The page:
NotesFAQContact Us
Search Tips
ERIC Number: ED342594
Record Type: Non-Journal
Publication Date: 1991-Oct
Pages: 6
Abstractor: N/A
Reference Count: N/A
Managing a Scarce Natural Resource: The High Altitude Mountaineering Setting.
Ewert, Alan
This study identifies some characteristics of mountaineering visitors, climbers' perceptions of the mountain environment, and certain preferred management options affecting both the mountain environment and the mountaineer on Mt. McKinley and adjacent Alaska Range peaks. Approximately 360 registered climbers were asked to complete a 26-item questionnaire as they checked out at the ranger station in Talkeetna (Alaska). Of the climbers responding to the questionnaire, the average age was 32 years and over 90% were male. Climbers reported an average of 10 years mountaineering experience. Within the sample, 67% indicated that they made the summit or completed their route. The majority of the people (66%) were classified as independent climbers, while 32% were part of a guided party, and 2% were solo climbers. Forty-four percent of the climbers reported that trash was not evident on their routes and 4.7% thought trash levels on their climbing route was unacceptably high. In dealing with trash, 92% reported that they carried their trash out. While on their climbing route, 30% of the climbers reported that disposing of human waste was a problem. Solutions proposed by climbers included using more latrines and using crevasses to dispose of waste. Crowding was considered a problem for 32% of the climbers. A slight majority (57%) were against limiting the number of climbers. The study showed that trash, sanitation, and crowding are still within acceptable limits for most Mt. McKinley climbers. (KS)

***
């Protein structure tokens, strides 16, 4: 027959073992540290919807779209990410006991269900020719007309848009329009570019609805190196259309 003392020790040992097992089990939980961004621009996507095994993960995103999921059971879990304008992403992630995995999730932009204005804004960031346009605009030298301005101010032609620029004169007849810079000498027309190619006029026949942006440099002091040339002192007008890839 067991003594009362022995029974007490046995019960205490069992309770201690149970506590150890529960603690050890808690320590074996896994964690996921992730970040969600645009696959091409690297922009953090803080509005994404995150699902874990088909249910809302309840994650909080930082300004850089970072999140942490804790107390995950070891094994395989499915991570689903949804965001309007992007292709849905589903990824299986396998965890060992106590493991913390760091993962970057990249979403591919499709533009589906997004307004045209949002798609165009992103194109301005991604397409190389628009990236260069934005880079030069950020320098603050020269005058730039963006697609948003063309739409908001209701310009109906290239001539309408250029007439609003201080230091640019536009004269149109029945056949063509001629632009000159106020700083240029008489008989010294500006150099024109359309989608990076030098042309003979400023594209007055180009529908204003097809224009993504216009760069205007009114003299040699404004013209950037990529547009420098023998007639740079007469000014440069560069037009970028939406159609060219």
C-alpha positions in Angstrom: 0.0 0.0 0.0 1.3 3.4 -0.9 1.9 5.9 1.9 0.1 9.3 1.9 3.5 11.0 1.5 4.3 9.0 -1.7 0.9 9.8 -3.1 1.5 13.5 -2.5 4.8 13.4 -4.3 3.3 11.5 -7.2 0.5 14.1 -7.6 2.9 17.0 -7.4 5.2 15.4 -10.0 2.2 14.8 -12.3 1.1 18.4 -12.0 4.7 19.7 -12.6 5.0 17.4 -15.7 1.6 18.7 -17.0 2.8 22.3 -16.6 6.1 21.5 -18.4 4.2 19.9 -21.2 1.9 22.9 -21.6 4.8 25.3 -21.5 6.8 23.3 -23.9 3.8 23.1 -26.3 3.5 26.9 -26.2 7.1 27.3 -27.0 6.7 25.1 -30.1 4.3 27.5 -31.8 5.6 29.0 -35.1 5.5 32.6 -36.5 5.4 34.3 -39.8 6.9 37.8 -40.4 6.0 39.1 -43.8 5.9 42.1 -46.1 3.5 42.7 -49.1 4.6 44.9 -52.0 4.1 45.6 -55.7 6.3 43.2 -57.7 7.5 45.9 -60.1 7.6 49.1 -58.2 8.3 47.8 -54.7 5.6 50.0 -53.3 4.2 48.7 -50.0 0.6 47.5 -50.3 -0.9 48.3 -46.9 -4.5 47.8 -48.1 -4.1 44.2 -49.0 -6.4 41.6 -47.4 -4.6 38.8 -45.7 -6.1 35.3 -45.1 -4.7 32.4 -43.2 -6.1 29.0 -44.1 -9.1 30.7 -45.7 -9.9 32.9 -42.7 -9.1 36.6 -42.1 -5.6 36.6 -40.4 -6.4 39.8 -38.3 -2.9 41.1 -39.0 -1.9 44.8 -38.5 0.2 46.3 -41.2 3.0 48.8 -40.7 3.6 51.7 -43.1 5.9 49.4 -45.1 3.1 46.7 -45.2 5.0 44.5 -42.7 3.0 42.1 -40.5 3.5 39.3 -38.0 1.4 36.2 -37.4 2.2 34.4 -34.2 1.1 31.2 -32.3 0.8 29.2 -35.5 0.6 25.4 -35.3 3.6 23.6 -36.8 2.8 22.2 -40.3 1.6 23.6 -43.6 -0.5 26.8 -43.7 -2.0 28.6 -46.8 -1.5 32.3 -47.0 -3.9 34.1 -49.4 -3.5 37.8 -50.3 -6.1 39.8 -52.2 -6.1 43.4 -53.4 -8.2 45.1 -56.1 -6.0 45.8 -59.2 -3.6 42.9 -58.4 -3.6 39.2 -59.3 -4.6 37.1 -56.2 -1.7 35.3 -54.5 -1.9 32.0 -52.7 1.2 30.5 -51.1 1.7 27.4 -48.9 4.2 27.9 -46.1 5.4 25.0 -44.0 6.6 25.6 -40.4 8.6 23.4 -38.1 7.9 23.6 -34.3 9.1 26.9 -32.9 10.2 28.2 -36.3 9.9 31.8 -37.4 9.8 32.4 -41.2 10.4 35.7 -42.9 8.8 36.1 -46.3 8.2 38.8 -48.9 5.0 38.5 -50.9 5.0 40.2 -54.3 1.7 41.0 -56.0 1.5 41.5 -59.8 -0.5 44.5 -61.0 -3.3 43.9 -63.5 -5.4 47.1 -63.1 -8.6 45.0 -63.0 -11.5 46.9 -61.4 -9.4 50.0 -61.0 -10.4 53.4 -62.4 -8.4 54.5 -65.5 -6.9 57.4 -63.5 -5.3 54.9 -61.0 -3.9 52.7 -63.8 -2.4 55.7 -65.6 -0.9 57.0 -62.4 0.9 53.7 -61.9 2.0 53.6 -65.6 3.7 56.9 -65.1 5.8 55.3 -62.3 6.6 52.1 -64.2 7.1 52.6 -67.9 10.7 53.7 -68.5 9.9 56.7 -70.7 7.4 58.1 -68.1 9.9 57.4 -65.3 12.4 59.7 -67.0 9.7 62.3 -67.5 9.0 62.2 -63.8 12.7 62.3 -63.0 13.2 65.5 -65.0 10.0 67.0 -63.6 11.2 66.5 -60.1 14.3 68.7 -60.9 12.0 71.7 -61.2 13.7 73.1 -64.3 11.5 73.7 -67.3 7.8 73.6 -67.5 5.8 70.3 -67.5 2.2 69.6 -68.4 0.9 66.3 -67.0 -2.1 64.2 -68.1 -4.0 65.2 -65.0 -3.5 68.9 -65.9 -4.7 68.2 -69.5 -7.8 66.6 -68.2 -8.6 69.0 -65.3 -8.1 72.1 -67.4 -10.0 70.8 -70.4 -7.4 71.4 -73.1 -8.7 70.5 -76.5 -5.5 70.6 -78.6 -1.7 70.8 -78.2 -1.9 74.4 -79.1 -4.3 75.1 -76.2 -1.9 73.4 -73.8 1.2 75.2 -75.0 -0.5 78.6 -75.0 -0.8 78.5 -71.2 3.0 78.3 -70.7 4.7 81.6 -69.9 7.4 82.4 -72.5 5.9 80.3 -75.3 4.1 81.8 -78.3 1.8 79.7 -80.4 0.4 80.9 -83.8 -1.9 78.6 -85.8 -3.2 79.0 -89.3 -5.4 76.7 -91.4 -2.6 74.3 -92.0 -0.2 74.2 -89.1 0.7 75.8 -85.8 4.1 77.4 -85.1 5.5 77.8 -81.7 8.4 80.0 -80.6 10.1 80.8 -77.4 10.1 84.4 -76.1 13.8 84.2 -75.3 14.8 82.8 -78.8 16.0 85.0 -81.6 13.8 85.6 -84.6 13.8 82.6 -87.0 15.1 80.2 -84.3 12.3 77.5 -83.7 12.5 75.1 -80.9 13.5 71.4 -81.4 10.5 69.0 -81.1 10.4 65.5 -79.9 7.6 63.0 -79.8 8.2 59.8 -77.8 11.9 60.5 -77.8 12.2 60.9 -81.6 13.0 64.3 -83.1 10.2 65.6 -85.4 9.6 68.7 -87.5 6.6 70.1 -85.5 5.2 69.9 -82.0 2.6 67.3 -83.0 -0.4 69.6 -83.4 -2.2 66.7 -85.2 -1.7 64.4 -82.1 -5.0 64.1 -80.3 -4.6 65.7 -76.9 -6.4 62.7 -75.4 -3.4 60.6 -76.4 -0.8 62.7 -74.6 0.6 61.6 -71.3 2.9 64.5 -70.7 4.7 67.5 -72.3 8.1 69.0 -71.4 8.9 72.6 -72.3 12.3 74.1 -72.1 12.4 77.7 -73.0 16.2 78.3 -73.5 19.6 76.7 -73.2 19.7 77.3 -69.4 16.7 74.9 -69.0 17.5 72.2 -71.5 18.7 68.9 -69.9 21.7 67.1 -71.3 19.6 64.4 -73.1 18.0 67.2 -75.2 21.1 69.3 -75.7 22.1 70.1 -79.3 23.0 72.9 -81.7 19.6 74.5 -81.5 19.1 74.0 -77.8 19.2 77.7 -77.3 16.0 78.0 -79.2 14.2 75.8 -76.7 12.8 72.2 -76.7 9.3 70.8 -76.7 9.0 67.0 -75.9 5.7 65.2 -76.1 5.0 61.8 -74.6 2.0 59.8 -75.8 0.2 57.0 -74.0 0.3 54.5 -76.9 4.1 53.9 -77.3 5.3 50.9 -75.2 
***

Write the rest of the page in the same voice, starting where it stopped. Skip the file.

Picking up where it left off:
Publication Type: Speeches/Meeting Papers; Reports - Research
Education Level: N/A
Audience: N/A
Language: English
Sponsor: N/A
Authoring Institution: N/A